The NIATx Model Works...

...because it is doable, customer-focused, gets change teams engaged,
and produces real results quickly.


NIATx in Action

Previous NIATx Foundation projects have:


Improved access rates and addiction care for the homeless in Philadelphia

Doubled use of medication for OUD in Ohio

Reduced no-show rates by half across 41 organizations nationally

Reduced re-admission rates consistently in Wisconsin

Improved access city (or region)-wide to detoxification and crisis services

Increased MOUD retention rates in live and virtual environments

Increased sustainability and revenue capture for struggling facilities

Integrated virtual and in-person workflows


Case Study: APT Foundation, Inc.

To address the growing opioid epidemic, the APT Foundation, Inc. entered a nine-year study in July 2006 using the NIATx rapid-cycle model to improve treatment access and program outcomes. Since the initial study, APT has continued to use the NIATx model to sustain results and navigate current treatment challenges associated with COVID-19.

Based on data collected through routine quality assessment, this open-access model appears to improve treatment access, capacity, and financial sustainability without evidence of deleterious effects on treatment outcomes. In addition, APT has found the changes implemented to respond to COVID-19 have allowed the facility to continue providing treatment to patients and, in several cases, have improved treatment approaches, particularly for those with access disparities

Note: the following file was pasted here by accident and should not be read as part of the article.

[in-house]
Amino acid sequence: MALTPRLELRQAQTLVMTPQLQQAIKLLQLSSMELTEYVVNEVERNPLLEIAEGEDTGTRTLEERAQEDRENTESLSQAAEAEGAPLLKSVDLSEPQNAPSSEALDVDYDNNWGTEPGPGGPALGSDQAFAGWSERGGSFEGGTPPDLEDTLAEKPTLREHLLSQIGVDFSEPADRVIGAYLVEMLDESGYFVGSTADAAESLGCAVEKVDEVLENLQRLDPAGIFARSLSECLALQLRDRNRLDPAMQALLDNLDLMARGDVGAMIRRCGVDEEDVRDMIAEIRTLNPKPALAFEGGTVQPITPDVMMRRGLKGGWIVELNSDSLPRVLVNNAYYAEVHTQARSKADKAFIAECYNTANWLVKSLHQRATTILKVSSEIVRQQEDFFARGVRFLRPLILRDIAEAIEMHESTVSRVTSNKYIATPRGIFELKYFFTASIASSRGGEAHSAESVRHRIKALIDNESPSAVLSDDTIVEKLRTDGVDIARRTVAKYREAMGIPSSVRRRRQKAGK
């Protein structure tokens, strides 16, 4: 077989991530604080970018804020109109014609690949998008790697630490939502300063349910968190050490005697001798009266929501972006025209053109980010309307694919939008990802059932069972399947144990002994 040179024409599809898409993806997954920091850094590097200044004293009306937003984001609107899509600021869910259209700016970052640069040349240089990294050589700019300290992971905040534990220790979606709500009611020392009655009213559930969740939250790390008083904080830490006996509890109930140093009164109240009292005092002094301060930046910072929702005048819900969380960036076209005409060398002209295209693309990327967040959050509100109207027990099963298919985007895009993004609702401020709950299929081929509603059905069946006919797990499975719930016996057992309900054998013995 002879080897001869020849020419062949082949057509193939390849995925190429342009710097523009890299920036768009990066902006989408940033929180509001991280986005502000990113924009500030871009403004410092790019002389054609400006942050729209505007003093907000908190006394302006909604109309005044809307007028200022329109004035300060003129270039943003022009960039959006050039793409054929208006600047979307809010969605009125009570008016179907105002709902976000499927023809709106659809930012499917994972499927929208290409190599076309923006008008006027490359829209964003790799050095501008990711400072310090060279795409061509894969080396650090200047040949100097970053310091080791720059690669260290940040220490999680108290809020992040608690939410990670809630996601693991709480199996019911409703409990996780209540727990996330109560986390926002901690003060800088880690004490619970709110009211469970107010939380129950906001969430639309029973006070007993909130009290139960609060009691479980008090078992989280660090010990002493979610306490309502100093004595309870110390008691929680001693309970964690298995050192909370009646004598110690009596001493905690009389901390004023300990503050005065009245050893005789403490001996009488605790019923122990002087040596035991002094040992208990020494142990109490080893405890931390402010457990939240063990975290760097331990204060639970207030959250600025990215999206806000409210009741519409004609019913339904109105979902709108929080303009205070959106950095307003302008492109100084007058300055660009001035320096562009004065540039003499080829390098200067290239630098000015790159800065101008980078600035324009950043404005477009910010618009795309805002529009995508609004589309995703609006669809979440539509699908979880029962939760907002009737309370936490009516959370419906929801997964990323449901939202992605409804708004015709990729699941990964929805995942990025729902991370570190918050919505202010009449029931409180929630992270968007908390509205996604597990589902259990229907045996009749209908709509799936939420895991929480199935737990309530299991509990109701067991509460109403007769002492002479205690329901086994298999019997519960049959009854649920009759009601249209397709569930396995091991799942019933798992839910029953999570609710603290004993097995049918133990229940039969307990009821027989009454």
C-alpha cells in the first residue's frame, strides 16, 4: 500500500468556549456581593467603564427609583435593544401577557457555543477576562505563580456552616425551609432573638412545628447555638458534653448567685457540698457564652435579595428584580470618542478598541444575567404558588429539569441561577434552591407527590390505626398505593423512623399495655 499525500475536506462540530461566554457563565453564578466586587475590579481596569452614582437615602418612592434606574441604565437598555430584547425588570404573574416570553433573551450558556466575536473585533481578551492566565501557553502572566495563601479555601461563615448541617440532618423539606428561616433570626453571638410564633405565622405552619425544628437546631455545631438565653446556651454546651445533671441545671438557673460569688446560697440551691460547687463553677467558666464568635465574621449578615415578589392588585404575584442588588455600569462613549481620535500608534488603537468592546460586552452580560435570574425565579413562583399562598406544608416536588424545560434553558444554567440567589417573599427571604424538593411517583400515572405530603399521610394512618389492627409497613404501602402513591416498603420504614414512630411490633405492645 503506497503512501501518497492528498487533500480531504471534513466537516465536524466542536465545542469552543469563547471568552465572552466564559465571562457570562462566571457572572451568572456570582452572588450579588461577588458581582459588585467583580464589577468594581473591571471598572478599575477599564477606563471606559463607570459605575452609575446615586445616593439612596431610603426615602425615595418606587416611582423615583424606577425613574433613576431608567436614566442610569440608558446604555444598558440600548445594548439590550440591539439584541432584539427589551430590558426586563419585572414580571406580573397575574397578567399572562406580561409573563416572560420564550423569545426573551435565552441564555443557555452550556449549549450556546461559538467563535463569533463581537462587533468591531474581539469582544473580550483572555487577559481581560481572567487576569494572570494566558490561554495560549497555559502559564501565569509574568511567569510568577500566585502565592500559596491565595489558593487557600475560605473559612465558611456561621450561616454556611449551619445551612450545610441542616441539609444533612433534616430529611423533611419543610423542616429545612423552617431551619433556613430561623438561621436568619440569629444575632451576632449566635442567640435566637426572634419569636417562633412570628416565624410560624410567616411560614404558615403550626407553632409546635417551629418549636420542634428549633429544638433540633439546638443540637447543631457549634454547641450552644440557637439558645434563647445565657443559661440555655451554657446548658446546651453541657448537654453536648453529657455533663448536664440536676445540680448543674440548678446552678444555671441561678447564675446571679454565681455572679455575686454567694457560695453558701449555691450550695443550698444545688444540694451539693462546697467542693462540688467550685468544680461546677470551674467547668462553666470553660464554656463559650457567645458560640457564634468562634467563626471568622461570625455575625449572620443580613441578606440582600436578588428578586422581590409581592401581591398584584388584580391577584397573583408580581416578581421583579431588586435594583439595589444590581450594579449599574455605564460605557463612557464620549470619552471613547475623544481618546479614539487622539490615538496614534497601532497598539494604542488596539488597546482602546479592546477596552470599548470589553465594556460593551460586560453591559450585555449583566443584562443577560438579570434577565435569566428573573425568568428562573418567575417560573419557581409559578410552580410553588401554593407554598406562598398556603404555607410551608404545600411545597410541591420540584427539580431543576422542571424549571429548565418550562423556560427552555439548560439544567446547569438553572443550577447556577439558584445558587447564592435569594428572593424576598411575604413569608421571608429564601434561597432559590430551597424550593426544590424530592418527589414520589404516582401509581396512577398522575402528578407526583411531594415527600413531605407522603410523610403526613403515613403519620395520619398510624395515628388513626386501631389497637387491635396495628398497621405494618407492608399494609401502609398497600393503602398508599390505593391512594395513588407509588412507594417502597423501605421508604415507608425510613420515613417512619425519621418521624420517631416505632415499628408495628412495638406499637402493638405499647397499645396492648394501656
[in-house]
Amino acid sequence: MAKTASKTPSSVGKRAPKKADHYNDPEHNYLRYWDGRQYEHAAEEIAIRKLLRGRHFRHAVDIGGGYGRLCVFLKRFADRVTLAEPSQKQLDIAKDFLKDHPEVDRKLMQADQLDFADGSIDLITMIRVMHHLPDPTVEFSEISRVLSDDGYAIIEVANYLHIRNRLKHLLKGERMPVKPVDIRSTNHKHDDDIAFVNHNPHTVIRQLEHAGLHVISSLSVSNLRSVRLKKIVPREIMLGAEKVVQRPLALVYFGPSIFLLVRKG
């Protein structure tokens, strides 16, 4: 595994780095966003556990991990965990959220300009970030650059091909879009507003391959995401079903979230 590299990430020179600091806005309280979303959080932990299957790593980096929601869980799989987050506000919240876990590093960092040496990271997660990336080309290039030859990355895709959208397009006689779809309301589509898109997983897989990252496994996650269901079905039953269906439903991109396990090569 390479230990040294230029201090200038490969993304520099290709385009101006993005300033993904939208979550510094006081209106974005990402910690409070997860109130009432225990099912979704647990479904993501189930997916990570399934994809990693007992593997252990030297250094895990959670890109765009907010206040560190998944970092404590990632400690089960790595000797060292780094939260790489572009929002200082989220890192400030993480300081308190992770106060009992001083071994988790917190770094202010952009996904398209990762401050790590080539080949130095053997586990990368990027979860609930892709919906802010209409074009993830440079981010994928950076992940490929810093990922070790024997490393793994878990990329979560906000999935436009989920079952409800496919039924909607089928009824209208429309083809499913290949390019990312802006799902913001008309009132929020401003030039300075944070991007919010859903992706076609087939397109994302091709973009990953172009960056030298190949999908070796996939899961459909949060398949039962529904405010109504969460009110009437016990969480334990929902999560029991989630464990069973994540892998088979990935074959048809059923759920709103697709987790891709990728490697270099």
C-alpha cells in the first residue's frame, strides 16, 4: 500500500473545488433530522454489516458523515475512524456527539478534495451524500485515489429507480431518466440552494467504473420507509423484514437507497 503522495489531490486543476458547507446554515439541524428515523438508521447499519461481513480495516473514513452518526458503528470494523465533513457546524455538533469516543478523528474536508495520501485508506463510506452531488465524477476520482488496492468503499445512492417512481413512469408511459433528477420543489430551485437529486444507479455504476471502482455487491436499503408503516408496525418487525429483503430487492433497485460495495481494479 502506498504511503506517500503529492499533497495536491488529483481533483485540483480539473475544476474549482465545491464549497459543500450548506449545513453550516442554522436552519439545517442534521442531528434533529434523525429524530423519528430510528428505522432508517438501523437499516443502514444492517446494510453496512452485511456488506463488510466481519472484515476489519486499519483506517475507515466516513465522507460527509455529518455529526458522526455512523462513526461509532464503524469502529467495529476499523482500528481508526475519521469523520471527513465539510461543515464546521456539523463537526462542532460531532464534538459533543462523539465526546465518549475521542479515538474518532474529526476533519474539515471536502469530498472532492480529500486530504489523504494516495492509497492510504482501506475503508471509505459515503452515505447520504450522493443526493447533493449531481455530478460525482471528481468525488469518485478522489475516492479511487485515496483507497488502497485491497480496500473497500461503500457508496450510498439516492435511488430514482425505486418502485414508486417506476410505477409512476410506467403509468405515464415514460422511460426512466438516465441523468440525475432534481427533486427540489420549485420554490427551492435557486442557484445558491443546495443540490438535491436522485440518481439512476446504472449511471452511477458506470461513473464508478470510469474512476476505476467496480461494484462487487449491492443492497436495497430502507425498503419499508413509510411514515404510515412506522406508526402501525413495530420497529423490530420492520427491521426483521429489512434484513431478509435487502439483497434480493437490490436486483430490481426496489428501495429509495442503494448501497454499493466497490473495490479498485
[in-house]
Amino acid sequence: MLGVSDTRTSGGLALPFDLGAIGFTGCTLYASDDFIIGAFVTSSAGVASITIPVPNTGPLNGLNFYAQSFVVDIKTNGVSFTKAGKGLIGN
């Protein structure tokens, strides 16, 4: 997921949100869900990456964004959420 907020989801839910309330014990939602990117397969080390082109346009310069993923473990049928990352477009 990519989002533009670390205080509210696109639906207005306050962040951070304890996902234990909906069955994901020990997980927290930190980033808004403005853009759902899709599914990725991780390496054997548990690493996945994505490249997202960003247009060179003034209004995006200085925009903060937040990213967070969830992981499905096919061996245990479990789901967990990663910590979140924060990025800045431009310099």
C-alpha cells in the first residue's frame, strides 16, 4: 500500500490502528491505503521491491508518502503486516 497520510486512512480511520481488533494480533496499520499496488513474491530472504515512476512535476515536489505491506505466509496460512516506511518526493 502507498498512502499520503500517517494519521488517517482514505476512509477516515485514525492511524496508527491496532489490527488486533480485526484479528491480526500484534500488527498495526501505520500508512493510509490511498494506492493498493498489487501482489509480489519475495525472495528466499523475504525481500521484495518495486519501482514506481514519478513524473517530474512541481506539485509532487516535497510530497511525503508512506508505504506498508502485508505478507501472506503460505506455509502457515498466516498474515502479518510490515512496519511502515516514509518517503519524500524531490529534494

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In Action

Braided Patient Engagement Strategies (BPES)


The following case studies demonstrate how BPES work in practice.

Providing the COVID Vaccine

Patients were coming to Main Street Addiction Recovery Center unvaccinated and uncertain about getting the COVID vaccine. However, news about filling emergency rooms and spread of the Delta variant has caused growing concern. In addition, the Recovery Center is working to keep their patient population safe and build trust that the facility is a protective environment to receive care. To create this safer environment and offer patients an important public health service, Main Street Addiction Recovery Center decided to commence the braided strategy of administering COVID vaccines. Read more...

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Testing for HIV/HCV

Patients were walking into the Northeast Recovery Center with symptoms of fevers and joint or stomach pain. Over time, the Center often learned that the patients were having symptoms of HIV or HCV (Hepatitis C). The diminishing health of these patients was very concerning to the Recovery Center, especially as they witnessed how these health conditions impact the individual’s treatment recovery. As a health services provider, Northeast Recovery felt they had an obligation to address these diseases linked to substance misuse. Read more...

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Providing Buprenorphine in the Emergency Department

The local Emergency Department (ED) is continually calling the Main Street Recovery Center for assistance with overdose patients and currently provides referrals to the Center without any coordination of services. Main Street Recovery wanted to directly address this issue, as did the local ED. ED and Main Street decided to have the ED induct eligible patients wanting to begin Suboxone therapy and then provide three-day Suboxone starter kits. Read more...

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